“ ‘Then again,’ with candor, I added, ‘you and your political and business associates will all prosper by pushing the size of the University of Texas at Austin rather than create other branches. As high-rise condominiums and apartments are built all around the university, the profit is assured by increasing the enrollment. Isn’t that a serious conflict of interest?’
“Erwin looked over his half-glasses and said, shaking his head,
‘Silber, you’ll never learn. Where there is no conflict, there is no interest.’”
In 1969, Silber now related, he had spoken at a dinner at a Dallas country club attended “by a crowd of heavyweights, including businessmen and regents. Much to my surprise, Erwin and Ben Barnes appeared. I asked Ben why they bothered to come. … He said, ‘Because this is the heaviest crowd that was ever gathered on behalf of the University of Texas.’ By heavy, he meant richest, I suppose the members of that audience were worth several billion dollars.”
Soon after, Silber continued, UT regent Rabbi Olan of Dallas flew to Austin to tell him that after he had finished his speech, for which he received a standing ovation, Erwin had said to Olan, “I’m going to fire John Silber at the earliest opportunity.”
The ensuing spring, Silber’s letter continued, a black waiter at the local Headliners Club who had served at a dinner party said that on that occasion he heard Erwin announce that by the ensuing fall, “I’m going to get rid of Harry Ransom, John Silber, Norman Hackerman, and Dean Keeton.” (Keeton being the widely-respected liberal dean of the UT law school for whom a street near the campus is now named.)
During the same spring, Silber continued, the college under his deanship was awarded a $250,000 grant from the Ford Foundation for innovation, only to be told that the university would not accept the money. Silber asked Chancellor LeMaistre why, and he said LeMaistre replied, “’Because, John, I don’t think you’re going to be here. We’re going to name you the new president of the University of Texas at San Antonio.’ I knew by then that Erwin planned to fire me.”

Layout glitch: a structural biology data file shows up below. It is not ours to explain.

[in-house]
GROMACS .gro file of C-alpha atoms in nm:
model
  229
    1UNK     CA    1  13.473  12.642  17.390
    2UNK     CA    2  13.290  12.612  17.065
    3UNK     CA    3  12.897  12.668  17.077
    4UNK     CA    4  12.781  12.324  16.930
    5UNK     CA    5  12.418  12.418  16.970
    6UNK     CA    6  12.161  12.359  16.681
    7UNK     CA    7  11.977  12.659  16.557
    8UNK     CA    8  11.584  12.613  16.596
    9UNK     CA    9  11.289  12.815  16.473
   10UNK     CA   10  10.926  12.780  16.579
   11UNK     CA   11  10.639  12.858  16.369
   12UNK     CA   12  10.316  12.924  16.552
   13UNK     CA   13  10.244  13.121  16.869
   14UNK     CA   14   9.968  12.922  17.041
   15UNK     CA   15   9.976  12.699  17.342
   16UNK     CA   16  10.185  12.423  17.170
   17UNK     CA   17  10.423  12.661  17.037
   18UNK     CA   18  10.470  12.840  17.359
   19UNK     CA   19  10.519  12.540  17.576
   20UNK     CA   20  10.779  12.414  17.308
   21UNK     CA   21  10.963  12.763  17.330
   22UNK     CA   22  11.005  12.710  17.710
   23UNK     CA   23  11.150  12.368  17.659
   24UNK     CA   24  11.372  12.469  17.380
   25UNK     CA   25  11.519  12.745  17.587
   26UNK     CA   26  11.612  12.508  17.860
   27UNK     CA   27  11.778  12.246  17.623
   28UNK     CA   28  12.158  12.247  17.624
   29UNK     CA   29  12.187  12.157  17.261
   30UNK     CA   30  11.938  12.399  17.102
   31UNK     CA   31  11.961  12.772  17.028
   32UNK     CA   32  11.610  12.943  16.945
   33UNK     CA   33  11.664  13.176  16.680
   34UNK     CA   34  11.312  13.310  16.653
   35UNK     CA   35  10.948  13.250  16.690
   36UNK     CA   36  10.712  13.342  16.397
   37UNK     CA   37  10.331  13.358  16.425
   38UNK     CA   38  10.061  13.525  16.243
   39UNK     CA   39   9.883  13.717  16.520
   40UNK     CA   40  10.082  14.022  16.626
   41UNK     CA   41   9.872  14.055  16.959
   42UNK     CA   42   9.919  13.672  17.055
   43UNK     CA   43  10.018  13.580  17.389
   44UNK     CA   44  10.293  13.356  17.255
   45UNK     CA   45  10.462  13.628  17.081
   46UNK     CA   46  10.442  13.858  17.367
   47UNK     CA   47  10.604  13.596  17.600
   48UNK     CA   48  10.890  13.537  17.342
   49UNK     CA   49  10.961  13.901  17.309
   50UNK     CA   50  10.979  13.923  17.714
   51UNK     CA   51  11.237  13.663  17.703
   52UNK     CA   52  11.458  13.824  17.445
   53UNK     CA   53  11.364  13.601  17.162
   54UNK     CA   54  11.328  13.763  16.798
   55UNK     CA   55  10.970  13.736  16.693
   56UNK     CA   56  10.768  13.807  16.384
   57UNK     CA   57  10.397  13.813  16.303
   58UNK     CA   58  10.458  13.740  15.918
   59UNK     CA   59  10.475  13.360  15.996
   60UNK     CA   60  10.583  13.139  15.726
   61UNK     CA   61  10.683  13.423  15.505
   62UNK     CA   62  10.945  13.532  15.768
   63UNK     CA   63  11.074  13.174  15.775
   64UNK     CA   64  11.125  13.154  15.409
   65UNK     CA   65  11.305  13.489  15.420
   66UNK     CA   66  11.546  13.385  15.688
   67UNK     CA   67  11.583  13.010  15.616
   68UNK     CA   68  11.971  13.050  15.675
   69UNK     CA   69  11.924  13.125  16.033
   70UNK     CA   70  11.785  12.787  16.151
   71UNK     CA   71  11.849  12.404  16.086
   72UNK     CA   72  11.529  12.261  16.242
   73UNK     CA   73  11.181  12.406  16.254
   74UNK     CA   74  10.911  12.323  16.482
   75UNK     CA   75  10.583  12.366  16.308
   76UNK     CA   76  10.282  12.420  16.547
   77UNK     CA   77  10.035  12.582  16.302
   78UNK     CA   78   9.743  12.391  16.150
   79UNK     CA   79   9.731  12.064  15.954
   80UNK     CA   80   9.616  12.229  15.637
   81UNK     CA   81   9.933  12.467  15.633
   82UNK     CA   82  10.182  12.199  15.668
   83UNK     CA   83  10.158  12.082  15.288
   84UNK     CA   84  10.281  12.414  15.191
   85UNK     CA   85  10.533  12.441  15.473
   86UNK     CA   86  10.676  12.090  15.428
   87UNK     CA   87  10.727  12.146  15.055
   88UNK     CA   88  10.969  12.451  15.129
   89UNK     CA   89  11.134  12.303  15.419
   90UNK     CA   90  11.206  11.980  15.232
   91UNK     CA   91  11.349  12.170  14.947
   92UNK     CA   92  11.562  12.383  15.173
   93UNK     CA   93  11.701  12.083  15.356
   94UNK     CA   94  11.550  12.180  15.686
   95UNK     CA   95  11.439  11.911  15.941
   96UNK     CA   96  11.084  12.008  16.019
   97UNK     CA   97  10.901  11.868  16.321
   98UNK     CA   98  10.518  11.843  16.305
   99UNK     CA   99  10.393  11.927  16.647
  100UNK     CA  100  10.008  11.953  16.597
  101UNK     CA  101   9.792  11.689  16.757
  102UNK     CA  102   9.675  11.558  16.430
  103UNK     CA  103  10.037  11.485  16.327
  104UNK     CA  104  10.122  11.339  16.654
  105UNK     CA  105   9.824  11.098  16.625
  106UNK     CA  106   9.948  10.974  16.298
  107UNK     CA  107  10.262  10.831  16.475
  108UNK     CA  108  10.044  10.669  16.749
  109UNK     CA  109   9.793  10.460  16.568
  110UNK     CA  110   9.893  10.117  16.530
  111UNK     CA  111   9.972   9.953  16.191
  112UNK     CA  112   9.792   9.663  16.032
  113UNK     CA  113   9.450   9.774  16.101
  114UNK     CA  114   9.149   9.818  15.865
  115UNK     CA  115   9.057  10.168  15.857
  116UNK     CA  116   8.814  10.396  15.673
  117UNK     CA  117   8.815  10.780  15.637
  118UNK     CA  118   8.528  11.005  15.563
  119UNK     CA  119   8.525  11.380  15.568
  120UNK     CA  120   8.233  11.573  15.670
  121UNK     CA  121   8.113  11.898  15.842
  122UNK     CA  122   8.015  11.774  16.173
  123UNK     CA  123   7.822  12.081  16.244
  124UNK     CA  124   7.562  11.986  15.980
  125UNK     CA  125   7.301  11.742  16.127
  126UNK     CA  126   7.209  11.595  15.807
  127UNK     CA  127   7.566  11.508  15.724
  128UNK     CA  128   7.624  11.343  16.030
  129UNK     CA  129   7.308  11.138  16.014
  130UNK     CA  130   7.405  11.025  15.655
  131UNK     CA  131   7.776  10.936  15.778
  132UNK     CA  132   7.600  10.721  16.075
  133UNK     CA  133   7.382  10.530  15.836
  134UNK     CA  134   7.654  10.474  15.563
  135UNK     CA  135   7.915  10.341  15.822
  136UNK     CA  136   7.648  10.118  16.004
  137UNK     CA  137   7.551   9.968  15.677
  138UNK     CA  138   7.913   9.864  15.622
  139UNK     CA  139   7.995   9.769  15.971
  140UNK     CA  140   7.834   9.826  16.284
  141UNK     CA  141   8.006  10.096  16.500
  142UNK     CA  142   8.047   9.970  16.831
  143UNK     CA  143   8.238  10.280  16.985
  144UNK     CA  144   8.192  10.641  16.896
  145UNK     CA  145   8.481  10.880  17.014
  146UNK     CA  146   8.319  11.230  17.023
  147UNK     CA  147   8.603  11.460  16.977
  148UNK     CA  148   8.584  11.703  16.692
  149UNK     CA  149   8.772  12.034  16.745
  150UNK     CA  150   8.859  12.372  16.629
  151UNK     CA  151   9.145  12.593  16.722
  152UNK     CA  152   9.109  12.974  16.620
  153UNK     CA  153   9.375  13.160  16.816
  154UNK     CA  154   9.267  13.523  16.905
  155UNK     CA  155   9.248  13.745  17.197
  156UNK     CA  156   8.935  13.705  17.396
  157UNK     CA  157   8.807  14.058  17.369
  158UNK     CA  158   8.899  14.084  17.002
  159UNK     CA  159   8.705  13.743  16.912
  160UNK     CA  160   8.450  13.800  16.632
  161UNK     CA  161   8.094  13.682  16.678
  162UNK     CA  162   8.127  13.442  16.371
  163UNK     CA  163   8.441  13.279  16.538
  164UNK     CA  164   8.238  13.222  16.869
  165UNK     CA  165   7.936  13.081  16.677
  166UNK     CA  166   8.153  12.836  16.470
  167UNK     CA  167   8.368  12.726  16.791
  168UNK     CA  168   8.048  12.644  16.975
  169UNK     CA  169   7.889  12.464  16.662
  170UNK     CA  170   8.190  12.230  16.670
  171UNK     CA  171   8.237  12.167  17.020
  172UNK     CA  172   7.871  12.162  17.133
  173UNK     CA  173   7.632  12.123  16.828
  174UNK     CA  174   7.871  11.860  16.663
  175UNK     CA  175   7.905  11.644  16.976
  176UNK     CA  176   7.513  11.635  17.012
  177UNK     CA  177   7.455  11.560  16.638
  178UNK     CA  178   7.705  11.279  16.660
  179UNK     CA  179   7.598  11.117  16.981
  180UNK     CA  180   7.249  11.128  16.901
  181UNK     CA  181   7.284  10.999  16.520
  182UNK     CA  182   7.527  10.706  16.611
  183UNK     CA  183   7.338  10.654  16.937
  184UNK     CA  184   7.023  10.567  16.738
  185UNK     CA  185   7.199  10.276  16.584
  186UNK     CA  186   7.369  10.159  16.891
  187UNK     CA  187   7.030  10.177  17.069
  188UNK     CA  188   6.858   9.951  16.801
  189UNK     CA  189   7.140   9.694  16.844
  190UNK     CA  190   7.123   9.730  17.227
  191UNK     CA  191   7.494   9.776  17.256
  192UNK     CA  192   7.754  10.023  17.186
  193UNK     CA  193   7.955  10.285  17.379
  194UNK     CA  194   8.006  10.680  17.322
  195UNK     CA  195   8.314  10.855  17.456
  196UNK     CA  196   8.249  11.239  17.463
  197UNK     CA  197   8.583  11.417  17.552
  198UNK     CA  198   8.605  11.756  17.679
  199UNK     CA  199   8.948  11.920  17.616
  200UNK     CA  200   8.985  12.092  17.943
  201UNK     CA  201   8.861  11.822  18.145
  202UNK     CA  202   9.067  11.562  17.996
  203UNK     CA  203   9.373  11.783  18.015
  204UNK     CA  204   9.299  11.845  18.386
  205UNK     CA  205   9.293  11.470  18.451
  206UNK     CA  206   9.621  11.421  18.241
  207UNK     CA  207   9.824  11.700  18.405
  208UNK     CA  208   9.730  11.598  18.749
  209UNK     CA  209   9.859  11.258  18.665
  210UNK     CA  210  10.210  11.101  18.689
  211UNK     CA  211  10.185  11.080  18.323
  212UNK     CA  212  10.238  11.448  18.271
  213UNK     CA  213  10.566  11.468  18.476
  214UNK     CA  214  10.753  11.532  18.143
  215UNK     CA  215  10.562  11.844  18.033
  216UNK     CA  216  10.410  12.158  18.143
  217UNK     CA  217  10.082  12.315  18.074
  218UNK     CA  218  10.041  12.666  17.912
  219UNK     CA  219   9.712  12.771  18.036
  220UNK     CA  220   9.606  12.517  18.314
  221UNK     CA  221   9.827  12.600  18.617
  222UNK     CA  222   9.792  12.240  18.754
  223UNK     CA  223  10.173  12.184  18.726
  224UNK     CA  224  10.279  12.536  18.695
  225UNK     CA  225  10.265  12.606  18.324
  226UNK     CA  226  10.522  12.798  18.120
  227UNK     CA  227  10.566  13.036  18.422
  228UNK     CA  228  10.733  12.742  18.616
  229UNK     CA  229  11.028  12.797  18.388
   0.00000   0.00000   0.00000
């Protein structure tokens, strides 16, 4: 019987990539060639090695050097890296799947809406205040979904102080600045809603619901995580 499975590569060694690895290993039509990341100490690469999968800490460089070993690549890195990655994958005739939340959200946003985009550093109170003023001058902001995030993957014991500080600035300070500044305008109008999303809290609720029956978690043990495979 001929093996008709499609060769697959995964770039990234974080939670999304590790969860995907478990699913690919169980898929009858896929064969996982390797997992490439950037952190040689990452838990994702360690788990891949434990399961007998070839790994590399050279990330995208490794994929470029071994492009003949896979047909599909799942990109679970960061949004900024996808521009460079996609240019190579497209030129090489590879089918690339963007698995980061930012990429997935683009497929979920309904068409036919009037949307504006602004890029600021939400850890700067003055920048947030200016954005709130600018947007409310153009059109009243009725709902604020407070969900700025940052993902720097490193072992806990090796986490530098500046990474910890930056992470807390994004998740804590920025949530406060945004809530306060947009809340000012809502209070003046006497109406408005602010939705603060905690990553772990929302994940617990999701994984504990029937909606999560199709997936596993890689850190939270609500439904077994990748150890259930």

Silber then told Ashworth, in this second letter, one more story that has not before seen the black and white of print:
Later that spring “Erwin called me to his office to tell me that I was to be indicted by the [state] attorney general… ‘for extorting money from your employees.’” At a meeting of his college’s faculty, Silber expatiated,
he had told them that a federal scholarship program would triple-match
a university’s fund to support the enrollment of minority and disadvantaged students “and that if we could raise $100,000 at the University of Texas, we could have $400,000 to use, and with our low tuition this would carry us a long way.
“Erwin said when I asked for money from employees, I was in violation of state law. I said, ‘Frank, I don’t believe it. Do you realize that I arranged contributions so that I could not know who gave and who did not give? I built a Chinese wall….I could not reward or punish any faculty member for contributing or failing to do so. But Frank, I hope you go ahead with this indictment because I like what I foresee. It will gain national
recognition. The headlines: ‘The University of Texas is so opposed to offering any support to minority students that the Regents have asked the Attorney General to indict an individual who went out of his way to secure the funds to make this possible.’ Frank, you’ll just make me a hero and you’re going to lose the case.’
“Erwin told me that [a third party whom he named] came up with this idea. Then Erwin got on the phone to Hackerman, “Norm, forget about that lawsuit against Silber. It won’t fly.’”
Silber also added, for Ashworth, recollections of piquant moments during his meeting with Erwin in Weismann’s office that afternoon of July 24th.
“After Erwin informed me that the war was over and I was fired,”
Silber wrote Ashworth, “he recognized that I had tenure as a professor and he offered to continue my dean’s salary and perks if I would resign. I told him I could not resign. He said then, ‘I have to fire you.’